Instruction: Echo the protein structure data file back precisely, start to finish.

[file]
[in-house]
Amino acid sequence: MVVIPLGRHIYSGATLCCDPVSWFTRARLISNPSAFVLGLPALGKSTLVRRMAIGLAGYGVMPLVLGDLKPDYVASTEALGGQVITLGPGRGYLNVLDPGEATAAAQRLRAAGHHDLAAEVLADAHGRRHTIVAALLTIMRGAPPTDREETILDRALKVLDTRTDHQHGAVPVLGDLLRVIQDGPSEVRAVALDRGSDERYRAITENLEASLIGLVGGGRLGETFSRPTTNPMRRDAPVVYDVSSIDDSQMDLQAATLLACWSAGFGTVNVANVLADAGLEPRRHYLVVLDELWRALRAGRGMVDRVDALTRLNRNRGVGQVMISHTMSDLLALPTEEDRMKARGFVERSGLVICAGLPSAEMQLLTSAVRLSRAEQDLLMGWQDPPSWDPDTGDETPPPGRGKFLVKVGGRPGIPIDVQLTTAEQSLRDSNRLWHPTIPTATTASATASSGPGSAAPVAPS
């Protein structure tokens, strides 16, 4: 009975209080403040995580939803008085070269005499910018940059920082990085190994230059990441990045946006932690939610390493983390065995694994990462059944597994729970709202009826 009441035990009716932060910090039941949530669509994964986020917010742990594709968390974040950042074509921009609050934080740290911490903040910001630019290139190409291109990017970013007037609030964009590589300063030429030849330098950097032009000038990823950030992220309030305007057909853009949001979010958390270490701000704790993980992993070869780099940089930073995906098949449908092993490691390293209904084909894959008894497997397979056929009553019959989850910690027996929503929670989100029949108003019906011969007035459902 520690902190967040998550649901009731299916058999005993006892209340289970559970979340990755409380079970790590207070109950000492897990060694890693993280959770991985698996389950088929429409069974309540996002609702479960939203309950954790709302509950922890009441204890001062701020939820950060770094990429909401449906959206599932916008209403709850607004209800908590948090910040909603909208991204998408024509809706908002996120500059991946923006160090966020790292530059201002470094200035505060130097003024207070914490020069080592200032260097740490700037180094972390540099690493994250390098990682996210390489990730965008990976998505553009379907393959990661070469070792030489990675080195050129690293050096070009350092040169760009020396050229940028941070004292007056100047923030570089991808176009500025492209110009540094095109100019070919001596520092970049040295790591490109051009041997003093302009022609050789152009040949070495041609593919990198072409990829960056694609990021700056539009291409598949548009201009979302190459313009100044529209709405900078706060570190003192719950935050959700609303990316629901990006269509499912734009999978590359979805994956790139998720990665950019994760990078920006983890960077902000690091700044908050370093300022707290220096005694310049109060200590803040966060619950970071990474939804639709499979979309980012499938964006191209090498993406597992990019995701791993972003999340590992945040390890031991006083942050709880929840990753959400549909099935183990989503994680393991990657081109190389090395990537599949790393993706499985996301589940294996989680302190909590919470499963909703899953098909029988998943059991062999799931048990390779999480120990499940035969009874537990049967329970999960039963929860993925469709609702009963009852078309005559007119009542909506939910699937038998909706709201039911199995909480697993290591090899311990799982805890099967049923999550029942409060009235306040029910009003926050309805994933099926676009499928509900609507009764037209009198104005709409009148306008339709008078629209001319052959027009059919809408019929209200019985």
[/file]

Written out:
[in-house]
Amino acid sequence: MVVIPLGRHIYSGATLCCDPVSWFTRARLISNPSAFVLGLPALGKSTLVRRMAIGLAGYGVMPLVLGDLKPDYVASTEALGGQVITLGPGRGYLNVLDPGEATAAAQRLRAAGHHDLAAEVLADAHGRRHTIVAALLTIMRGAPPTDREETILDRALKVLDTRTDHQHGAVPVLGDLLRVIQDGPSEVRAVALDRGSDERYRAITENLEASLIGLVGGGRLGETFSRPTTNPMRRDAPVVYDVSSIDDSQMDLQAATLLACWSAGFGTVNVANVLADAGLEPRRHYLVVLDELWRALRAGRGMVDRVDALTRLNRNRGVGQVMISHTMSDLLALPTEEDRMKARGFVERSGLVICAGLPSAEMQLLTSAVRLSRAEQDLLMGWQDPPSWDPDTGDETPPPGRGKFLVKVGGRPGIPIDVQLTTAEQSLRDSNRLWHPTIPTATTASATASSGPGSAAPVAPS
């Protein structure tokens, strides 16, 4: 009975209080403040995580939803008085070269005499910018940059920082990085190994230059990441990045946006932690939610390493983390065995694994990462059944597994729970709202009826 009441035990009716932060910090039941949530669509994964986020917010742990594709968390974040950042074509921009609050934080740290911490903040910001630019290139190409291109990017970013007037609030964009590589300063030429030849330098950097032009000038990823950030992220309030305007057909853009949001979010958390270490701000704790993980992993070869780099940089930073995906098949449908092993490691390293209904084909894959008894497997397979056929009553019959989850910690027996929503929670989100029949108003019906011969007035459902 520690902190967040998550649901009731299916058999005993006892209340289970559970979340990755409380079970790590207070109950000492897990060694890693993280959770991985698996389950088929429409069974309540996002609702479960939203309950954790709302509950922890009441204890001062701020939820950060770094990429909401449906959206599932916008209403709850607004209800908590948090910040909603909208991204998408024509809706908002996120500059991946923006160090966020790292530059201002470094200035505060130097003024207070914490020069080592200032260097740490700037180094972390540099690493994250390098990682996210390489990730965008990976998505553009379907393959990661070469070792030489990675080195050129690293050096070009350092040169760009020396050229940028941070004292007056100047923030570089991808176009500025492209110009540094095109100019070919001596520092970049040295790591490109051009041997003093302009022609050789152009040949070495041609593919990198072409990829960056694609990021700056539009291409598949548009201009979302190459313009100044529209709405900078706060570190003192719950935050959700609303990316629901990006269509499912734009999978590359979805994956790139998720990665950019994760990078920006983890960077902000690091700044908050370093300022707290220096005694310049109060200590803040966060619950970071990474939804639709499979979309980012499938964006191209090498993406597992990019995701791993972003999340590992945040390890031991006083942050709880929840990753959400549909099935183990989503994680393991990657081109190389090395990537599949790393993706499985996301589940294996989680302190909590919470499963909703899953098909029988998943059991062999799931048990390779999480120990499940035969009874537990049967329970999960039963929860993925469709609702009963009852078309005559007119009542909506939910699937038998909706709201039911199995909480697993290591090899311990799982805890099967049923999550029942409060009235306040029910009003926050309805994933099926676009499928509900609507009764037209009198104005709409009148306008339709008078629209001319052959027009059919809408019929209200019985």